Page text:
Pancreas transplantation

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Editor-In-Chief: C. Michael Gibson, M.S., M.D. [2]


A pancreas transplant is an organ transplant that involves implanting a healthy pancreas (one that can produce insulin) into a person who has diabetes. Because the pancreas performs functions necessary in the digestion process, the recipient's native pancreas is left in place, and the donated pancreas attached in a different location. In the event of rejection of the new pancreas, the recipient could not survive without the native pancreas still in place. The healthy pancreas comes from a donor who has just died or it may be a partial pancreas from a living donor. [1] Whole pancreas transplants from living donors are not possible, again because the pancreas is a necessary organ for digestion. At present, pancreas transplants are usually performed in persons with insulin-dependent diabetes who have severe complications.


There are three main types of pancreas transplantation:

  • Simultaneous pancreas-kidney transplant (SPK), when the pancreas and kidney are transplanted simultaneously from the same deceased donor.
  • Pancreas-after-kidney transplant (PAK), when a cadaveric, or deceased, donor pancreas transplant is performed after a previous, and different, living or deceased donor kidney transplant.
  • Pancreas transplant alone, for the patient with type 1 diabetes who usually has severe, frequent hypoglycemia, but adequate kidney function.

CT image demonstrates a right lower quadrant pancreas transplant


In most cases, pancreas transplantation is performed on individuals with type 1 diabetes with end-stage renal disease The majority of pancreas transplantations (>90%) are simultaneous pancreas-kidney transplantions.[2]

Preservation until implantation

The donor's blood in the pancreatic tissue will be replaced by an ice-cold organ storage solution, such as UW (Viaspan) or HTK until the allograft pancreatic tissue is implanted.


Complications immediately after surgery include rejection, thrombosis, pancreatitis and infection.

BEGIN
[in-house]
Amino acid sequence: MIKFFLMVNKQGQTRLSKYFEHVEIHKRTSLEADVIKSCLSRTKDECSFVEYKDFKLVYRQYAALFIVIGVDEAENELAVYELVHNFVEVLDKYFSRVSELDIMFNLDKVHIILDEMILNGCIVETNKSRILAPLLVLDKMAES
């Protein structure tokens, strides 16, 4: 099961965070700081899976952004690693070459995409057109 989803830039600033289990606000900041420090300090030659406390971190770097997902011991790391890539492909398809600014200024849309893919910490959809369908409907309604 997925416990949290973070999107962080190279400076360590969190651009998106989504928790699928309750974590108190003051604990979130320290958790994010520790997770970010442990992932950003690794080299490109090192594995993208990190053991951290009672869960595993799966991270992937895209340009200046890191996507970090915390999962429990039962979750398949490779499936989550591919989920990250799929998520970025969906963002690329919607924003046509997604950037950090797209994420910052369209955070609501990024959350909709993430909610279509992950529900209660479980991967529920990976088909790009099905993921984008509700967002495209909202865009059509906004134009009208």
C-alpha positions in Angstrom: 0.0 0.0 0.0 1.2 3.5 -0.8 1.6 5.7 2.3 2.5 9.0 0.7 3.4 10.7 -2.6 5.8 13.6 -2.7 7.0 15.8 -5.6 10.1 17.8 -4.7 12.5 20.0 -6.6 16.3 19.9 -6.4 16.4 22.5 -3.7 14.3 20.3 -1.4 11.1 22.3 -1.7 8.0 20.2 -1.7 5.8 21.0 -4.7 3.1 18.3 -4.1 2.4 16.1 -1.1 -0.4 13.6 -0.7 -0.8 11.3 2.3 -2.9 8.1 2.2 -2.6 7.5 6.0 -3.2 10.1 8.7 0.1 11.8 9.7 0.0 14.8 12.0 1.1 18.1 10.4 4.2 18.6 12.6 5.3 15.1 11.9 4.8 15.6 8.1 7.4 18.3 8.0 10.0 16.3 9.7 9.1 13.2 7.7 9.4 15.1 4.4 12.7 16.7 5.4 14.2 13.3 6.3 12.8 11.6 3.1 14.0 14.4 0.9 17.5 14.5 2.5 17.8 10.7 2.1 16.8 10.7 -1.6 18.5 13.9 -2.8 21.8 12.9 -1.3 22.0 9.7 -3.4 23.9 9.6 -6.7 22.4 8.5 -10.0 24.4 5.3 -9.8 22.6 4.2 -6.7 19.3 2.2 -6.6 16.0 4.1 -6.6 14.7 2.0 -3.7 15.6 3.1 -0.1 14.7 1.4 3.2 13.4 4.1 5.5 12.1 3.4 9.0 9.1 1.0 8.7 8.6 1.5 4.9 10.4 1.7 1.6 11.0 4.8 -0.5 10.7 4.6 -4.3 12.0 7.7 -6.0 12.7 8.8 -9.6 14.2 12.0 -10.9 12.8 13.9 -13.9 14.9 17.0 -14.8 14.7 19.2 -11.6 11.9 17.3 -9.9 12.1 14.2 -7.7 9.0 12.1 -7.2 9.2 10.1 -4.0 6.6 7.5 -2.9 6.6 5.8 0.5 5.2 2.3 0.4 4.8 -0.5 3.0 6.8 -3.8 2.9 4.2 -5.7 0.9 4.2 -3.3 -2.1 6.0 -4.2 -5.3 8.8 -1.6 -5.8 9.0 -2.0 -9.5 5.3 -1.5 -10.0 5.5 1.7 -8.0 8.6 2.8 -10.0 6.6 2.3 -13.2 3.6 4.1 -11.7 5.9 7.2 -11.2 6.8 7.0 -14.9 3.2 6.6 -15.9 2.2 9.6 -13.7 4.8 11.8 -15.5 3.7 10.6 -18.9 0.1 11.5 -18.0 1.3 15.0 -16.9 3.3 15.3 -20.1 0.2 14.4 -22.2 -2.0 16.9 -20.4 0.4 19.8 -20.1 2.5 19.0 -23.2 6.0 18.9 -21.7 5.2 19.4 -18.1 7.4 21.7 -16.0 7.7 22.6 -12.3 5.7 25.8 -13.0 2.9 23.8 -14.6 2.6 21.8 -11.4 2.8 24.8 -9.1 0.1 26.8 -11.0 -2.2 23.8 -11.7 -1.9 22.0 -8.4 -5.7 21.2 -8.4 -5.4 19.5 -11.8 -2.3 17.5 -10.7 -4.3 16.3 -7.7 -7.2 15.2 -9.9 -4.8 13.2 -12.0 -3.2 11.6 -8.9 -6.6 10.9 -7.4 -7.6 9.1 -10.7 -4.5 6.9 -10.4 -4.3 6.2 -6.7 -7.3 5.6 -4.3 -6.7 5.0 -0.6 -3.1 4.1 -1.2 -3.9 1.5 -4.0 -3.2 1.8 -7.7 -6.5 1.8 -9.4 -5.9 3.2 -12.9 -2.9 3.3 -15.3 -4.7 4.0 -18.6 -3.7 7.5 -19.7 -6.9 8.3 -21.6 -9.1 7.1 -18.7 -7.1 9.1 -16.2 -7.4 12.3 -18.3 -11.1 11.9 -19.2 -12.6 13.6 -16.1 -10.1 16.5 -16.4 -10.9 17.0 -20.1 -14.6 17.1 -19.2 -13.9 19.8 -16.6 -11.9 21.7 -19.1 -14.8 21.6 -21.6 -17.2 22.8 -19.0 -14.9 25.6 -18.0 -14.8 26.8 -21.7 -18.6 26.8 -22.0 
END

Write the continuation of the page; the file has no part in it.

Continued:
The prognosis after pancreas transplantation is very good. Over the recent years, long-term success has improved and risks have decreased. One year after transplantation more than 95% of all patients are still alive and 80-85% of all pancreases are still functional. After transplantation patients need lifelong immunosuppression. Immunosuppression increases the risk for a number of different kinds of infection[3] and cancer.


The first pancreas transplantation was performed in 1966, three years after the first kidney transplantation.[4] A pancreas along with kidney and duodenum was transplanted into a 28-year-old woman and her blood sugar levels decreased immediately after transplantation, but eventually she died three months later from pulmonary embolism. In 1979 the first living-related partial pancreas transplantation was done.


  1. [1]
  2. Gruessner AC, Sutherland DE (2005). "Pancreas transplant outcomes for United States (US) and non-US cases as reported to the United Network for Organ Sharing (UNOS) and the International Pancreas Transplant Registry (IPTR) as of June 2004". Clin Transplant. 19 (4): 433–55. PMID 16008587.
  3. Fishman JA, Rubin RH (1998). "Infection in organ-transplant recipients". N Engl J Med. 338 (24): 1741–51. PMID 9624195. Full text
  4. Kelly WD, Lillehei RC, Merkel FK, Idezuki Y, Goetz FC (1967). "Allotransplantation of the pancreas and duodenum along with the kidney in diabetic nephropathy". Surgery. 61 (6): 827–37. PMID 5338113.

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